Is NHL ignoring a deadly problem?

Wade Belak, Derek Boogaard and Rick Rypien were members of a rarified class of NHL players.

They were enforcers, a role that has been deemphasized by the league for years to make it more palatable for public consumption.

Maybe that’s not a bad thing.

Belak, who reportedly hanged himself in a Toronto hotel room on Wednesday, became the third current or recently retired enforcer to die since May, joining Boogaard (prescription drug overdose after a bout of depression) and Rick Rypien (suicide).

And they’re probably not the only ones dealing with the ramifications of a career spent doling out and taking physical punishment.

"I could give you about 20 names of people that have demons still because of that job," former NHL enforcer Georges Laraque told CBC News.

“I didn’t really enjoy it much,” Andrew Peters, another former enforcer, told “It’s a tough job emotionally more than physically. There is just so much that goes into the role itself. I don’t think that people who have never done it can relate to it. It’s very stressful.”

Most of these enforcers only get a few minutes of ice time each night. Some teams don’t even carry a skater whose main objective is to drop the gloves and throw bare-fisted punches. Packed into those fleeting shifts are often fisticuffs with a player as big if not bigger. Poundings are doled out and taken.

“At the tail end of my career, I tried to protect myself as much as I could,” said Peters, who played for the Buffalo Sabres and New Jersey Devils before he retired last season. “I didn’t have the desire to trade punches.”

Peters began to worry about what lay inside his own skull after the brain of one of the game’s all-time great enforcers was found to have the same debilitating brain disease discovered in football players and boxers.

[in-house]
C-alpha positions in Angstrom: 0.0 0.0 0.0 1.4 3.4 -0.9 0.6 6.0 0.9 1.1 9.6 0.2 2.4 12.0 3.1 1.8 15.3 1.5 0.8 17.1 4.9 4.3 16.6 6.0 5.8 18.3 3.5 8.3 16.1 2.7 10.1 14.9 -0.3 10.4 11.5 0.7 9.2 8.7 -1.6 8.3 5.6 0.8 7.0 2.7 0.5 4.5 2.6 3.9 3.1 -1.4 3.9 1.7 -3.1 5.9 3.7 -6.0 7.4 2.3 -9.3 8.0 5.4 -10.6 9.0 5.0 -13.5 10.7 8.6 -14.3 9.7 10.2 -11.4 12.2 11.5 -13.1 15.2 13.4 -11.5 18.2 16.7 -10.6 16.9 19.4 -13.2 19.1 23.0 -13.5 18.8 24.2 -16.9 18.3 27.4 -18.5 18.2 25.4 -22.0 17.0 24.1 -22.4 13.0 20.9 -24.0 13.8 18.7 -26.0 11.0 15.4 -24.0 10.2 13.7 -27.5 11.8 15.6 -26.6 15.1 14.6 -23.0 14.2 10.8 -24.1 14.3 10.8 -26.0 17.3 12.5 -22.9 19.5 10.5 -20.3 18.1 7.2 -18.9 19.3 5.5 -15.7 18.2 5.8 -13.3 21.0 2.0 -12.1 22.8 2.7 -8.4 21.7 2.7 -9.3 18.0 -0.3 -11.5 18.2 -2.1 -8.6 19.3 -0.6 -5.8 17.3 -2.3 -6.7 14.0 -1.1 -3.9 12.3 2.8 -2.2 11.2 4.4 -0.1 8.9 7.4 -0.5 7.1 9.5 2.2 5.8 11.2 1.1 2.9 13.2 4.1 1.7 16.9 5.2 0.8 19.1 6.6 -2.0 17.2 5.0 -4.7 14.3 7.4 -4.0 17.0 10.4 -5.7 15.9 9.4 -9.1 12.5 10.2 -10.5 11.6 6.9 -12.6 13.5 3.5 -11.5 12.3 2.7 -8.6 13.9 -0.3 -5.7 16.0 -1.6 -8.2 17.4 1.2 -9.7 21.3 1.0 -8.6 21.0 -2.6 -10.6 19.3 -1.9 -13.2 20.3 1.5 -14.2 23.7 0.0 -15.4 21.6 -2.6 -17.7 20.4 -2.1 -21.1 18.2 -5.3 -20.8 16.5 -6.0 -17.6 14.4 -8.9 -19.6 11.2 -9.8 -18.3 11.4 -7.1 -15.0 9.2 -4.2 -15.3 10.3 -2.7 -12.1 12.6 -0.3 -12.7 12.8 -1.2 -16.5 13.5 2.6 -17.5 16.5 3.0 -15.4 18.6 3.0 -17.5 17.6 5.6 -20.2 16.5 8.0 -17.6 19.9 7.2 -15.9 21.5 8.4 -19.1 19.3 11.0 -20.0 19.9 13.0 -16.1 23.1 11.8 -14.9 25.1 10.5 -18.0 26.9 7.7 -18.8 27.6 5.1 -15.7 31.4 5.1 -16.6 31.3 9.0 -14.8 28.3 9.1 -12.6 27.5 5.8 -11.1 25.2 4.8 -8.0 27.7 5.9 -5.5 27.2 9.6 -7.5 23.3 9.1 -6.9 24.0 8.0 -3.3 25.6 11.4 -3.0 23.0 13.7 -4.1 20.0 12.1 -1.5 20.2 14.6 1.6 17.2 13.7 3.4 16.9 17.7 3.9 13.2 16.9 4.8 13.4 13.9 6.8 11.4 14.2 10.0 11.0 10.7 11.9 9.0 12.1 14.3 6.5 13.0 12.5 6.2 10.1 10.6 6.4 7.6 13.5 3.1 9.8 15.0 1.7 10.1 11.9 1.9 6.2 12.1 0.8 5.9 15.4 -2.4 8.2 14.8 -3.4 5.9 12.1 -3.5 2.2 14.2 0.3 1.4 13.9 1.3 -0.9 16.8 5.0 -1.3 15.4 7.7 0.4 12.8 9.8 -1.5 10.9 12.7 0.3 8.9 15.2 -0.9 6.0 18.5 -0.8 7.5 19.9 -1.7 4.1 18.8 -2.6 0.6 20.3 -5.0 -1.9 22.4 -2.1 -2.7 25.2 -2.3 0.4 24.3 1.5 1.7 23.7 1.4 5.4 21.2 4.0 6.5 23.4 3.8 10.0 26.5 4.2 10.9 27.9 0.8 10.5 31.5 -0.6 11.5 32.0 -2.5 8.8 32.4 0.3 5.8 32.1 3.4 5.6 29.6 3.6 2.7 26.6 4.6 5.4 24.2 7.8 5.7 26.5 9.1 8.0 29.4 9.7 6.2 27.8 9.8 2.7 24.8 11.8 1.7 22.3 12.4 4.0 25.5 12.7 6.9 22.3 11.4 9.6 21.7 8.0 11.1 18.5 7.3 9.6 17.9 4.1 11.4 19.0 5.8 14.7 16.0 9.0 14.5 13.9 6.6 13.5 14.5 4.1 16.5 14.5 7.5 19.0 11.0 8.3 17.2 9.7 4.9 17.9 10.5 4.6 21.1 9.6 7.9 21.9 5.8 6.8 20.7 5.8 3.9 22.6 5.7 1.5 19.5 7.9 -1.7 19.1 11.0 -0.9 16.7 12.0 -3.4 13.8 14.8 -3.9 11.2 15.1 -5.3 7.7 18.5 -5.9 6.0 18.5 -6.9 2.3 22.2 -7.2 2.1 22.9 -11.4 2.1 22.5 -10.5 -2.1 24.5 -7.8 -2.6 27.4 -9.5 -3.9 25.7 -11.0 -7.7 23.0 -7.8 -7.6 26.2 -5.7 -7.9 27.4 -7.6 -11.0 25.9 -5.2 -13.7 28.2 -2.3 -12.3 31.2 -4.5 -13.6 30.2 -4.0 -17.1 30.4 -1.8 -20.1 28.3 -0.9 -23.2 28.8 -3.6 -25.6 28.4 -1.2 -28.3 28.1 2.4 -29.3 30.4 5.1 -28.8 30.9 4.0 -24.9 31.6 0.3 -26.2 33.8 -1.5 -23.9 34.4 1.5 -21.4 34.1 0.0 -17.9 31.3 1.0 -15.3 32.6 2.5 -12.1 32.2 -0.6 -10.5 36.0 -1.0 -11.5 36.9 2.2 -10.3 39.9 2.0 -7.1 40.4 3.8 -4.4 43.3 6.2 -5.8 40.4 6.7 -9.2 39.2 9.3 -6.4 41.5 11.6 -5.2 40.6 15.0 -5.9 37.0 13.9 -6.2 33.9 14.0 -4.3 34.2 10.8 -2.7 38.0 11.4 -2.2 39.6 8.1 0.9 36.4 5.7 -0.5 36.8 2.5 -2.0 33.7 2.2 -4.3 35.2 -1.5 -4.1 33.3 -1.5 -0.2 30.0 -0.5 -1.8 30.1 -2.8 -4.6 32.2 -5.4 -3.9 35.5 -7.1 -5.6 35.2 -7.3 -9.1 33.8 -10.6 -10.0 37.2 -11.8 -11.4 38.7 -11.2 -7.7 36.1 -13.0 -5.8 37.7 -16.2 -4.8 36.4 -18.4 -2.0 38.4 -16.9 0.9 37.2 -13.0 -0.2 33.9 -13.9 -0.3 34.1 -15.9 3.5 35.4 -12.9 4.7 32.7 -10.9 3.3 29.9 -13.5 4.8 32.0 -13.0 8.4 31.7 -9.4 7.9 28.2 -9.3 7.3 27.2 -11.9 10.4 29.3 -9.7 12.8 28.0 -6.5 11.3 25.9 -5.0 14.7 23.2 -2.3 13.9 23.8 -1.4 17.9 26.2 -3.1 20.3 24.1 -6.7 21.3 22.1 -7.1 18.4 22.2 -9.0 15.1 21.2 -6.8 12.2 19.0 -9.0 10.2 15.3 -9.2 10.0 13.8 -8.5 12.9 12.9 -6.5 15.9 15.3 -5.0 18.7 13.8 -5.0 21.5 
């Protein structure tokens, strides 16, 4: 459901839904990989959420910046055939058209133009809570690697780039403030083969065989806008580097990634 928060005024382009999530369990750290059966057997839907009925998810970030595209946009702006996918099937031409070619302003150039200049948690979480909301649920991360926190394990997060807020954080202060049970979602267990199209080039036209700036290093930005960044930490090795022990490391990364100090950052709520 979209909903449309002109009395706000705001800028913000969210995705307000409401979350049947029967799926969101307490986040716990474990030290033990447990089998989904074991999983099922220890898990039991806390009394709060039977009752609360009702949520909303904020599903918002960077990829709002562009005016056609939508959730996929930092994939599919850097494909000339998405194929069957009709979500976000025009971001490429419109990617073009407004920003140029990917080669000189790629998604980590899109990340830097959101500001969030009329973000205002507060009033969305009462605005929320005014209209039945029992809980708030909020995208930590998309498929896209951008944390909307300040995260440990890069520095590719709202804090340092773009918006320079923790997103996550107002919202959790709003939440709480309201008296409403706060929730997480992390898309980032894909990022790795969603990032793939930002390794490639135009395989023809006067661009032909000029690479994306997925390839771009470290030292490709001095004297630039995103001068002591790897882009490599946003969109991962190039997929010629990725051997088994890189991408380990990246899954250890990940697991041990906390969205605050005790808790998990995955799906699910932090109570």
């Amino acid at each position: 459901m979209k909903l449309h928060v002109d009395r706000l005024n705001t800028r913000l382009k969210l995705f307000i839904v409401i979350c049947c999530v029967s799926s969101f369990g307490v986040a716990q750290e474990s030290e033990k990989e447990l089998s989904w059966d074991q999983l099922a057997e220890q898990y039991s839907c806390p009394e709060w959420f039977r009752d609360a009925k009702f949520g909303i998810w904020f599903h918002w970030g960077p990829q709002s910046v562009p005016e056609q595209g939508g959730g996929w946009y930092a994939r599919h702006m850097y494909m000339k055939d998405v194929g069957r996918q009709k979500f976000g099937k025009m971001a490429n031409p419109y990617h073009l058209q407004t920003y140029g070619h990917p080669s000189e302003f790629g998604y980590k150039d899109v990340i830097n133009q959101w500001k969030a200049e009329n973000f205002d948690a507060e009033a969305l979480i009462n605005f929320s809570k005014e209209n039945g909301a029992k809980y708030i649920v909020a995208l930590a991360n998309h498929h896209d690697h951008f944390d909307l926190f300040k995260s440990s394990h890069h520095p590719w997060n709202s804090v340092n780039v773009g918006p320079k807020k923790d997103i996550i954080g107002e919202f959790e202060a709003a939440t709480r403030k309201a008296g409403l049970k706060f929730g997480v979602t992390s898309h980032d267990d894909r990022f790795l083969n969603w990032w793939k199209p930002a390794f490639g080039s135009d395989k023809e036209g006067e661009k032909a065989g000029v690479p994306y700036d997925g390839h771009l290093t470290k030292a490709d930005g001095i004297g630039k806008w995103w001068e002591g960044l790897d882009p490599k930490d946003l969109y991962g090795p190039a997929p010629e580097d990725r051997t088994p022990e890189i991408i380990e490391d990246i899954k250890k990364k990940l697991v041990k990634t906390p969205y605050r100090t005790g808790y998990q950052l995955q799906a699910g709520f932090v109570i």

Former Detroit Red Wings and Chicago Blackhawks tough guy Bob Probert — who suffered through bouts of depression and substance abuse for years — died at age 45 after a heart attack in July 2010 and his family donated his brain to Center for the Study of Traumatic Encephalopathy at the Boston University School of Medicine. Days after the donation became public last September, NHL officials visited Boston University to talk to the experts about the disease – chronic traumatic encephalopathy (CTE).

Chris Nowinski, co-director of the Center for the Study of Traumatic Encephalopathy, told he hadn’t heard from the NHL in the 11 months since.

“I am disappointed that the NHL didn’t show more interest in the issue,” Nowinski said. “There just doesn’t seem to be the curiosity there.”

The Center has four NHL players’ brains in its possession: Probert, Reggie Fleming, Boogaard and an unidentified fourth brain. (It only releases the name of the player with the family’s permission.)

It’d be trite to suggest that had the NHL shown more interest in the CTE that the lives of Boogaard, Rypien and Belak could have been saved. The damage that may have been a contributing factor to each of their untimely deaths may have already been done and alteration to treatment programs may not have made any difference.